Refactor. Refactor. Refactor! REFACTOR!!!!

Honestly, no matter how experienced you are this is a common problem. You wrote code, you learned something, and you want to use the new knowledge on the old code. You want to measure the old code against the new knowledge.

That just won't work. If you do that your application/game will never be completed. Instead, try to allocate your time on the project so that some of your "tasks" are to refactor out the bad code. Let's say, for example, you had a horrible method of saving the game. Keep working on the game itself, but find some time to refactor (replace) that horrid method. Try to keep the refactors small, and it shouldn't be a problem.

When you get to a major part of the application that needs a refactor then you're doing it wrong, seriously. Break that refactoring down to smaller parts. Try to spend seven hours writing code, and one hour refactoring.

When you're done with the project and you hit feature freeze, then you can spend some massive time refactoring. For now, get the game done, but still try to refactor some. That's the best you can do.

There will always be something to refactor.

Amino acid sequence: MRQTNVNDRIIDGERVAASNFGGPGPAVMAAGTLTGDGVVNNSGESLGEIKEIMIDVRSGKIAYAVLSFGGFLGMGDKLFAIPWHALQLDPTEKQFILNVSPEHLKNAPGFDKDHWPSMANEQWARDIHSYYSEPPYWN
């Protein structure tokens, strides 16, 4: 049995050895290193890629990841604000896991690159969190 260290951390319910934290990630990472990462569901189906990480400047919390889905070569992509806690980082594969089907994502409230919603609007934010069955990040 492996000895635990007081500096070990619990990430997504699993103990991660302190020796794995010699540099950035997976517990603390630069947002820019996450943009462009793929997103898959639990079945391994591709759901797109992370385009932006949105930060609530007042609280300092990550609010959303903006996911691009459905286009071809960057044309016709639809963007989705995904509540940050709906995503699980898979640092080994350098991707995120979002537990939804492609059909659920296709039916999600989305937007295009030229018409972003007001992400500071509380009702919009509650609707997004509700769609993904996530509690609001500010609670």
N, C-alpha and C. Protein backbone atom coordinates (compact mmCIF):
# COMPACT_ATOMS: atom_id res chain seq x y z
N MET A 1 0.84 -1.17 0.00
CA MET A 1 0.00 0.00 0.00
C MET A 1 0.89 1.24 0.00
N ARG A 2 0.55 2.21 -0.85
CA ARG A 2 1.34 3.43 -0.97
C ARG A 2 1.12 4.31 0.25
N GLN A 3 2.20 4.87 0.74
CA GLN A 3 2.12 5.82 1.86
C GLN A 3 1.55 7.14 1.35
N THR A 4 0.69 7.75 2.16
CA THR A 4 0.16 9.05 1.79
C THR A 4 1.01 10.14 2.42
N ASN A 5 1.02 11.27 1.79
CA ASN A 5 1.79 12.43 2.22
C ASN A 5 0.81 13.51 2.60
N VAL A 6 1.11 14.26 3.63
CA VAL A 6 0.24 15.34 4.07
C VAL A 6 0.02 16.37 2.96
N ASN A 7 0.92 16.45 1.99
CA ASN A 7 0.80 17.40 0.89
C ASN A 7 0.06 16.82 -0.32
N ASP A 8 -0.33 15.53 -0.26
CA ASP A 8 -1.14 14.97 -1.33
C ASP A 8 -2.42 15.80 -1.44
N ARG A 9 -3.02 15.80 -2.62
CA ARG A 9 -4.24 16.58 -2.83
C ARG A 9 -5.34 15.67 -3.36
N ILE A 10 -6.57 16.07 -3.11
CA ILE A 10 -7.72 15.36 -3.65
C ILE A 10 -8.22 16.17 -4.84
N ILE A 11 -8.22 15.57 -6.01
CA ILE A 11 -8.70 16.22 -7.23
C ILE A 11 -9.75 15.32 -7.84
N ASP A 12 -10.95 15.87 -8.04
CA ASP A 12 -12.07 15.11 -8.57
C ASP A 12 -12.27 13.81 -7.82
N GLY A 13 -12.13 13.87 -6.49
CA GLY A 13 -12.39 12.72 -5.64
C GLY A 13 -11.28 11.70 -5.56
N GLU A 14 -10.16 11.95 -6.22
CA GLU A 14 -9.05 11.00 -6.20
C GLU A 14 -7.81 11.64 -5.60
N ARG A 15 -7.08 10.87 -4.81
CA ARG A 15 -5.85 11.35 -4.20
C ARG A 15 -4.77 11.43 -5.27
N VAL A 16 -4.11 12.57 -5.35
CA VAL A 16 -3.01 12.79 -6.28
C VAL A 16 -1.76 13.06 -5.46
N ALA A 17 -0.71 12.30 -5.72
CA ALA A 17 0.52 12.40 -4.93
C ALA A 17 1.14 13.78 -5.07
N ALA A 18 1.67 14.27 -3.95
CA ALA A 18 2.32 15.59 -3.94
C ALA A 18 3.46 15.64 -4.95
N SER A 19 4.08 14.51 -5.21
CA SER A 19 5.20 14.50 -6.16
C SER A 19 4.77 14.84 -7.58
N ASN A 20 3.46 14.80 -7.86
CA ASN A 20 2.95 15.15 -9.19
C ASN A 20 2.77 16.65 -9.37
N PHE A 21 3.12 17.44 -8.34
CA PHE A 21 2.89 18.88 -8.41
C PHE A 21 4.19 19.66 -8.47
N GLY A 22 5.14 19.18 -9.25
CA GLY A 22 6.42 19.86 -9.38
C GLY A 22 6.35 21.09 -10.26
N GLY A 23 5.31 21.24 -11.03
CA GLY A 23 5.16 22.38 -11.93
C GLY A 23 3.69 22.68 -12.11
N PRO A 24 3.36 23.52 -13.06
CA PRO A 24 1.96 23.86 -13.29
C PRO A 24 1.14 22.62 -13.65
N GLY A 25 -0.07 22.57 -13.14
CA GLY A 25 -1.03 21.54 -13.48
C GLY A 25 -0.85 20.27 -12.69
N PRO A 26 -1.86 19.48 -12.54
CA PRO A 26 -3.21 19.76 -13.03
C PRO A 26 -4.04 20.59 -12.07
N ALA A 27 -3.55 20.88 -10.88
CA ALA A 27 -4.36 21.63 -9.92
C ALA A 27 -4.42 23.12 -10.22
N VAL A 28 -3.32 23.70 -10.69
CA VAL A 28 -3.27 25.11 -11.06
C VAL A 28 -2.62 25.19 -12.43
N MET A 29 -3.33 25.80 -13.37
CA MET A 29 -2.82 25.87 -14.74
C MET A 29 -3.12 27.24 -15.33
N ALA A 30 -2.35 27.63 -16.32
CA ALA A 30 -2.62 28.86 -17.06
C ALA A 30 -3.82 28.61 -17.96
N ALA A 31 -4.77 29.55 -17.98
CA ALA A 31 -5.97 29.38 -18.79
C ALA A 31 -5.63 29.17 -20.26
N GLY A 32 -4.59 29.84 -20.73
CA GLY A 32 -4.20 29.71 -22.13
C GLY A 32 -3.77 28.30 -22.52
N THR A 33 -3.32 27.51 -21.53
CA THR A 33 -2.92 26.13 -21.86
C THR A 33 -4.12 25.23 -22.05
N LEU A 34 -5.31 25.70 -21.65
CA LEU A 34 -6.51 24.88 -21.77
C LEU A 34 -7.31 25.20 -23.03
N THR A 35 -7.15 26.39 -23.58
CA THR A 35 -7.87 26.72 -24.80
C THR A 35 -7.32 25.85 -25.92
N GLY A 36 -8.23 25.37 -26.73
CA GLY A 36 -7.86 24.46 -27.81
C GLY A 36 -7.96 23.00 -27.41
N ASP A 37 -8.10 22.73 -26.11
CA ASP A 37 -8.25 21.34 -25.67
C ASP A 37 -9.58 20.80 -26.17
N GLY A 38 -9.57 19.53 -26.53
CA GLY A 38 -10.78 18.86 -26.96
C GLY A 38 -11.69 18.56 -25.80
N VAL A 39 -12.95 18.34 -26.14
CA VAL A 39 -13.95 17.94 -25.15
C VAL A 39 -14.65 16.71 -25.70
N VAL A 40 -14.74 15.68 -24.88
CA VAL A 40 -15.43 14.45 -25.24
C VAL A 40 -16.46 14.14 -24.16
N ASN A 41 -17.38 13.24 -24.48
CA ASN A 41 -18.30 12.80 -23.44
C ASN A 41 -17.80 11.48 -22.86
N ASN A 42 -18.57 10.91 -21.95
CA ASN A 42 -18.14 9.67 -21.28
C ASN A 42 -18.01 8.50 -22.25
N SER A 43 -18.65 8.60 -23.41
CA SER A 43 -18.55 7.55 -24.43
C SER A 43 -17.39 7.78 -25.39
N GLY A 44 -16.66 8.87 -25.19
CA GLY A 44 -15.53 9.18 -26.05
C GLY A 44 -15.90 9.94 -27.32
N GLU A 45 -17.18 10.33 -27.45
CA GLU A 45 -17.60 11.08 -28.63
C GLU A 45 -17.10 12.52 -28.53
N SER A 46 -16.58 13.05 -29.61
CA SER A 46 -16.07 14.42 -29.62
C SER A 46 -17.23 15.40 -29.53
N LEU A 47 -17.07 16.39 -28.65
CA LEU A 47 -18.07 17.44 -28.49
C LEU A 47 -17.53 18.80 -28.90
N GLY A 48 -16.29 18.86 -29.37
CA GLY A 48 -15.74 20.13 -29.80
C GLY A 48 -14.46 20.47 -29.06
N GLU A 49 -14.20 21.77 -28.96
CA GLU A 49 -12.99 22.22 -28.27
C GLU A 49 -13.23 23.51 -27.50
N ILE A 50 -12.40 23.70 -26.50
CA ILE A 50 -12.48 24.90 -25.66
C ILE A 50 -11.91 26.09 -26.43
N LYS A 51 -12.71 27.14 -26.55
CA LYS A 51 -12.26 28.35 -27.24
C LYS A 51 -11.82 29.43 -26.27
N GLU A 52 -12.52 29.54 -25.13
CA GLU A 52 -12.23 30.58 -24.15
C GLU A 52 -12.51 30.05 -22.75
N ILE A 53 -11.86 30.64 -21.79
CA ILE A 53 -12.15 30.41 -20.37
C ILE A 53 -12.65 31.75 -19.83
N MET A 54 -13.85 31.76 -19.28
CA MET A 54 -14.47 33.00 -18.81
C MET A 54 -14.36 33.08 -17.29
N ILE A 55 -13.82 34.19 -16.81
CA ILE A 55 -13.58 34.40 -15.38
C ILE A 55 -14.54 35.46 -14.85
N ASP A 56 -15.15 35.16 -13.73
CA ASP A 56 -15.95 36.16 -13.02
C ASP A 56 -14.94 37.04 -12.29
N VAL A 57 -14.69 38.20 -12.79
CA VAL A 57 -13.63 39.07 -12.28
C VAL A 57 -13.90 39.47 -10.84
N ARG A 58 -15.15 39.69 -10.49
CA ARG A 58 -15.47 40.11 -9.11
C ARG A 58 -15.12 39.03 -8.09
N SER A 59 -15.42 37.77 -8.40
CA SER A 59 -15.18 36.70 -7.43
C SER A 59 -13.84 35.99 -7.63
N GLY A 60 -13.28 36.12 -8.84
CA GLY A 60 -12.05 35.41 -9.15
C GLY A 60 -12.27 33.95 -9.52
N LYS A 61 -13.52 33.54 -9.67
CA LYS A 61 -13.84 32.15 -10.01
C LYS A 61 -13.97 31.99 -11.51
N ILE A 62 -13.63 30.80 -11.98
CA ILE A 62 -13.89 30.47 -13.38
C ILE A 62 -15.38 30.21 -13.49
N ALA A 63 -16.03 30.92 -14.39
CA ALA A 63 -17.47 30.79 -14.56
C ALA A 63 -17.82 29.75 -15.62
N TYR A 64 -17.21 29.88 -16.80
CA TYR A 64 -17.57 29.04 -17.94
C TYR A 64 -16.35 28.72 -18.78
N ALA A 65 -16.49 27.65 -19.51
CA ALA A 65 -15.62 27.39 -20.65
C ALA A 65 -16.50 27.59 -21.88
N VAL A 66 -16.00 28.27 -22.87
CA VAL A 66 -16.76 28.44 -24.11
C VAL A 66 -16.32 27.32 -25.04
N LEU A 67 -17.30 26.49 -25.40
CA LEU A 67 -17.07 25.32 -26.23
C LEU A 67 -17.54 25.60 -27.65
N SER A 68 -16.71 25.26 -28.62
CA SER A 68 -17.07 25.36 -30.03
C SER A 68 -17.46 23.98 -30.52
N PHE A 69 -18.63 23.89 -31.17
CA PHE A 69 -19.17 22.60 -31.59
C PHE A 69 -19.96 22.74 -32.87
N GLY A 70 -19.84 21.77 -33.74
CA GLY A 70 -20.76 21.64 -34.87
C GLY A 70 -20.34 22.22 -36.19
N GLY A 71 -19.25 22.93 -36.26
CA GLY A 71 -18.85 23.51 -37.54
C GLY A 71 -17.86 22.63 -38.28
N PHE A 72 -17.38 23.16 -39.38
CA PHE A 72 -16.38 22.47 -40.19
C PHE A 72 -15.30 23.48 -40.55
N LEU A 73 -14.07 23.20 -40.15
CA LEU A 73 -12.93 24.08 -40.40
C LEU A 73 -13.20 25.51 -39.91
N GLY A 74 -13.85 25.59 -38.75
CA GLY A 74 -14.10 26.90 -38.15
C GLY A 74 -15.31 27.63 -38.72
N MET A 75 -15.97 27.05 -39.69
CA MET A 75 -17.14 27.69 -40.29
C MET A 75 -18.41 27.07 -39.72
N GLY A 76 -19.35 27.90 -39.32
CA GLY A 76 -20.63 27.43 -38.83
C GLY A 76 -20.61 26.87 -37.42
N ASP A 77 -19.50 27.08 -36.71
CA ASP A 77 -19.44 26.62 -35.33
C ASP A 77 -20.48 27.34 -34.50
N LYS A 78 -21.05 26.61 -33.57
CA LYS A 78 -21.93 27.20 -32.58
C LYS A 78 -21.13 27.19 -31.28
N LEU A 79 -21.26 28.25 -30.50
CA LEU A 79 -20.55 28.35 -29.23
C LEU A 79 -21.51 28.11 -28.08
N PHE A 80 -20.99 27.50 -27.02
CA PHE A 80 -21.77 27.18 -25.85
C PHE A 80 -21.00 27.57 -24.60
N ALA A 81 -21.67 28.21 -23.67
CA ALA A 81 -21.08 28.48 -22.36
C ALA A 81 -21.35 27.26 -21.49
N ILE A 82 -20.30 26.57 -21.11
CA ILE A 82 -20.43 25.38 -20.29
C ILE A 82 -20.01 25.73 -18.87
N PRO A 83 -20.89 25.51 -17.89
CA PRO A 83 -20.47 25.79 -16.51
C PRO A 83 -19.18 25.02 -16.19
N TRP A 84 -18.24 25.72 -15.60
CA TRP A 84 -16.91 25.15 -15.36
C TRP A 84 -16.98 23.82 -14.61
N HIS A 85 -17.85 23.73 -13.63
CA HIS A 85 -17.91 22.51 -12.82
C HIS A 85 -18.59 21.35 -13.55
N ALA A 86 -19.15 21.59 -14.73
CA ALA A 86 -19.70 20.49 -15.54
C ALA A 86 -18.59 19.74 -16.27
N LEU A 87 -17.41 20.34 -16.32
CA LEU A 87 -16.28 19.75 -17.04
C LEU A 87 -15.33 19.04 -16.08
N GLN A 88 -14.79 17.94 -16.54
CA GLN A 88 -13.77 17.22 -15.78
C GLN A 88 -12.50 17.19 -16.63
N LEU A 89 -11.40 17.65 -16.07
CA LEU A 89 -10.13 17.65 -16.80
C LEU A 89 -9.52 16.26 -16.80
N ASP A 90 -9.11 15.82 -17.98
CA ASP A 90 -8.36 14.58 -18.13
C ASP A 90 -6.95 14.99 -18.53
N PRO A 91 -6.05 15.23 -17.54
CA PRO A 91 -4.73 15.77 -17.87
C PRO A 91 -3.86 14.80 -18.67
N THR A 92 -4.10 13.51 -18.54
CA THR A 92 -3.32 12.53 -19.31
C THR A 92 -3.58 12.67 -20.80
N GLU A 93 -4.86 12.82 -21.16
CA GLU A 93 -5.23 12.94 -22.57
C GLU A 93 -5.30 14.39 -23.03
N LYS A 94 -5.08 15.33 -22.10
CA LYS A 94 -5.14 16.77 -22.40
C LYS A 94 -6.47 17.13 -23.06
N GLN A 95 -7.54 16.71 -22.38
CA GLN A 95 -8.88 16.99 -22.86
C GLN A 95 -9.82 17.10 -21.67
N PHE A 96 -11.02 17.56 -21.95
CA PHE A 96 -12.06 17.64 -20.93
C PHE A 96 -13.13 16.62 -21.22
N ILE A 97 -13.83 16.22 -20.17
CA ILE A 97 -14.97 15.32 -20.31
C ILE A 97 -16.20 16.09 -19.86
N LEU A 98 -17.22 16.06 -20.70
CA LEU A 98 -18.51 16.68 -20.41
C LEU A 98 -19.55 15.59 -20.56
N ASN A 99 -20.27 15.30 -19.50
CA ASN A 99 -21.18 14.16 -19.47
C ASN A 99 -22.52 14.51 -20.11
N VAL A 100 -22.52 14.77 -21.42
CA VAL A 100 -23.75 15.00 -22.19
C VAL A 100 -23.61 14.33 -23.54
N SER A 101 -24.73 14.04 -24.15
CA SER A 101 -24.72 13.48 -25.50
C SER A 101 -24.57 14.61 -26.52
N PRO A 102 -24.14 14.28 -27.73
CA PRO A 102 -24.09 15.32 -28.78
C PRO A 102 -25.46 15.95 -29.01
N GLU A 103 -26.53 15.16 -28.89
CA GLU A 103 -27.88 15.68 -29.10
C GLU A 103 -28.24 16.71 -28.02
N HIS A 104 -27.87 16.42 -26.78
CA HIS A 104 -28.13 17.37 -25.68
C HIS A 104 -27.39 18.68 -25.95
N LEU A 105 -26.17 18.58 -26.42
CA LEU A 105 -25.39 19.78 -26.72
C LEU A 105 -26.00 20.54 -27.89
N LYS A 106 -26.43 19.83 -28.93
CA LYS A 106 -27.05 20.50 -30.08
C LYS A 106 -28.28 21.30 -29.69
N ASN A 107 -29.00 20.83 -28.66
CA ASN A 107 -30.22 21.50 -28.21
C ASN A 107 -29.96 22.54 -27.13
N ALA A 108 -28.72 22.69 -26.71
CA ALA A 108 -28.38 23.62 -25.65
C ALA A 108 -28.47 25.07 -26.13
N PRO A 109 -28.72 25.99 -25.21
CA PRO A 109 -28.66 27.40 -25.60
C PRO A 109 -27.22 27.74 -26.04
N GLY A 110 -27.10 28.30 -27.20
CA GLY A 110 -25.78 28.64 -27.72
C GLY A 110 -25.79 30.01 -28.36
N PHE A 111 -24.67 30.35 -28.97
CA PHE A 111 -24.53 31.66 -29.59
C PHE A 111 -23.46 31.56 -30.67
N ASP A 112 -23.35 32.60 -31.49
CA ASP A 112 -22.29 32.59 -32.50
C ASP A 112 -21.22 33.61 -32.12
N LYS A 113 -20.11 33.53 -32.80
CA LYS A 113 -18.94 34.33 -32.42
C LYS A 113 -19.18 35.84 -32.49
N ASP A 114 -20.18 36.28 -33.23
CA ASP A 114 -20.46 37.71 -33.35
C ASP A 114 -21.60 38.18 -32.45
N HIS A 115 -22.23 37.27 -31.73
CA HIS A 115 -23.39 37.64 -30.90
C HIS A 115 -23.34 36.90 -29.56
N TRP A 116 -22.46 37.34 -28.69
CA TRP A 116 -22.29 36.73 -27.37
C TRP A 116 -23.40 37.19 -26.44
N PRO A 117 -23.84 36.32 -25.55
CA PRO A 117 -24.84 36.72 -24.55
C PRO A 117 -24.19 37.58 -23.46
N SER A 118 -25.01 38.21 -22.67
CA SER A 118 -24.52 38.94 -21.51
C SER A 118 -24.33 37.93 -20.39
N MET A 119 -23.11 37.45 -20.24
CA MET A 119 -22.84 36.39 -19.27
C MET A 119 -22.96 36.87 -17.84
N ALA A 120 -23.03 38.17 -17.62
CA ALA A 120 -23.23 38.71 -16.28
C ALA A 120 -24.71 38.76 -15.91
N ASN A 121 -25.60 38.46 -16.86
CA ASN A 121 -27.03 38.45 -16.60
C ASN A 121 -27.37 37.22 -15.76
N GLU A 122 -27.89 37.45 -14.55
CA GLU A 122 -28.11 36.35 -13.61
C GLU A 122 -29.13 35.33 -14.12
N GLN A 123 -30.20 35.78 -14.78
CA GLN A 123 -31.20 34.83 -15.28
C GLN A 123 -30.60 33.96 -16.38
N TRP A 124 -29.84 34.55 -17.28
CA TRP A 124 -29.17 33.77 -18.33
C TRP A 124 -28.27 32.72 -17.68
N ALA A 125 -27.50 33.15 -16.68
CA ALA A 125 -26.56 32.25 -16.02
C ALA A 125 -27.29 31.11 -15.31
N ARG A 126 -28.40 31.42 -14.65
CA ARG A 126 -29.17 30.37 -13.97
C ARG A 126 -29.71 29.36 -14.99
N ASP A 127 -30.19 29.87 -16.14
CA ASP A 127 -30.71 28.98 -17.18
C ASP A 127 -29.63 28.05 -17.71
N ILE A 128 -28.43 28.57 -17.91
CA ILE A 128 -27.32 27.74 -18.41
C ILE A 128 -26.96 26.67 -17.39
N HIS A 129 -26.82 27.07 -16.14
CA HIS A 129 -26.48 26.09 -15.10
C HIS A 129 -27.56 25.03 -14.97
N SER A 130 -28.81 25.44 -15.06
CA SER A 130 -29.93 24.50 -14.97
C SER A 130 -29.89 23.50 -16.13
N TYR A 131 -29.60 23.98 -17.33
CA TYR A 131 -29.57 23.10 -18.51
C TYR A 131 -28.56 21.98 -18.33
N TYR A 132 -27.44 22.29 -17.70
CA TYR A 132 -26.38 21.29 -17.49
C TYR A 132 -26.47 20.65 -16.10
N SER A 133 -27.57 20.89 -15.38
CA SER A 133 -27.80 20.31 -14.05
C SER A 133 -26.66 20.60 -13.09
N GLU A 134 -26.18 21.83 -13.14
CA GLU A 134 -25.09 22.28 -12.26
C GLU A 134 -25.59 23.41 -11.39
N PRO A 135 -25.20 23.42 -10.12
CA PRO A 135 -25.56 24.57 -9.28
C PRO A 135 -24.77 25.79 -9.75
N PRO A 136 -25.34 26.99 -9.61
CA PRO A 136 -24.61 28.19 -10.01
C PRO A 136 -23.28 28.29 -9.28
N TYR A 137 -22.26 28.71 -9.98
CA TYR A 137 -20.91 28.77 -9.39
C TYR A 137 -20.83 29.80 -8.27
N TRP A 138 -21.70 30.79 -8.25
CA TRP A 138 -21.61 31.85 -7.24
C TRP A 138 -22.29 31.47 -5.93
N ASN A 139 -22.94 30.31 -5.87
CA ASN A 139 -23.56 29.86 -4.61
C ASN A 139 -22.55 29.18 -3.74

I'd say it depends a bit on what kind of code you have now and where exactly the problems lie. I.e., if your foundations are good (proper class design in the most parts, good decoupling/cohesion etc., just a few bad choices like the threads you mentioned), then by all means get a bare-bones 1.0 out and then refactor like there's no tomorrow.

On the other hand, if it's really just a bunch of ugly slapped-together text files somehow passing the compiler, with no discernable structure etc. (in other words, a proof-of-concept learning-on-the-job prototype), then I'd rather delete it and start over.

On your next version, do an agile approach: set yourself a fixed repeating timeline, like 2 weeks or whatever fits your schedule. At the beginning of each chunk (let's call it a sprint), set yourself goals that are achievable in the 2 weeks. Go ahead and do them, try your damndest to make it work. Set your goals so that after each 2 weeks you have something that can be shown to a friend, not just some abstract internal work. Google "scrum" and "smart goal". This is all very easy to do, if you're alone, just a piece of paper with a few quickly jotted-down bullet points.

If you can do that, then starting over is good. If you know deep inside that after starting over you will likely end up where you are now, anyways, then stick with your code and make it work.


You have to put yourself in the employers shoes.

To most recruiters, you'd be the most valuable if you go this way : - Finish it off with 100% tests on the new code you write. - Add tests for the old (bad designed) code. - Refactor it to achieve what you wanted as a design.

Do all that with a good versioning process, branches and tags.